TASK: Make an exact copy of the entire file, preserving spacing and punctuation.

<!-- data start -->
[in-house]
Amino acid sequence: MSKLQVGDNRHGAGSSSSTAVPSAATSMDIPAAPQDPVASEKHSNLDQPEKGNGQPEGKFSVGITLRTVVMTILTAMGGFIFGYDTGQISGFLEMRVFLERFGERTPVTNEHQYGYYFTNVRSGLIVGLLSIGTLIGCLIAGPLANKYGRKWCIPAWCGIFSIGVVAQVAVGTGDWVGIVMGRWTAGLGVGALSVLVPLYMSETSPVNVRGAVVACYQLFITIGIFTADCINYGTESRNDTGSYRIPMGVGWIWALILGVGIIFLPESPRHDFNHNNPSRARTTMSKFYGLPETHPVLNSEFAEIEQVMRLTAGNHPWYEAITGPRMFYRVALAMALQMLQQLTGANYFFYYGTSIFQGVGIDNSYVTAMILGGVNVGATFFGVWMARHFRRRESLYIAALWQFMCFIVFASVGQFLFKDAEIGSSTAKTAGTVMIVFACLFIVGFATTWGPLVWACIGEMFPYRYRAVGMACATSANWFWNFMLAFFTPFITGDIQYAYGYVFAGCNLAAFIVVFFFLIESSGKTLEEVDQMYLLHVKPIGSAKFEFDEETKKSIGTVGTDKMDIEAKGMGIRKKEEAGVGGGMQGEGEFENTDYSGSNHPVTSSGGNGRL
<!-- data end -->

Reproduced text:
[in-house]
Amino acid sequence: MSKLQVGDNRHGAGSSSSTAVPSAATSMDIPAAPQDPVASEKHSNLDQPEKGNGQPEGKFSVGITLRTVVMTILTAMGGFIFGYDTGQISGFLEMRVFLERFGERTPVTNEHQYGYYFTNVRSGLIVGLLSIGTLIGCLIAGPLANKYGRKWCIPAWCGIFSIGVVAQVAVGTGDWVGIVMGRWTAGLGVGALSVLVPLYMSETSPVNVRGAVVACYQLFITIGIFTADCINYGTESRNDTGSYRIPMGVGWIWALILGVGIIFLPESPRHDFNHNNPSRARTTMSKFYGLPETHPVLNSEFAEIEQVMRLTAGNHPWYEAITGPRMFYRVALAMALQMLQQLTGANYFFYYGTSIFQGVGIDNSYVTAMILGGVNVGATFFGVWMARHFRRRESLYIAALWQFMCFIVFASVGQFLFKDAEIGSSTAKTAGTVMIVFACLFIVGFATTWGPLVWACIGEMFPYRYRAVGMACATSANWFWNFMLAFFTPFITGDIQYAYGYVFAGCNLAAFIVVFFFLIESSGKTLEEVDQMYLLHVKPIGSAKFEFDEETKKSIGTVGTDKMDIEAKGMGIRKKEEAGVGGGMQGEGEFENTDYSGSNHPVTSSGGNGRL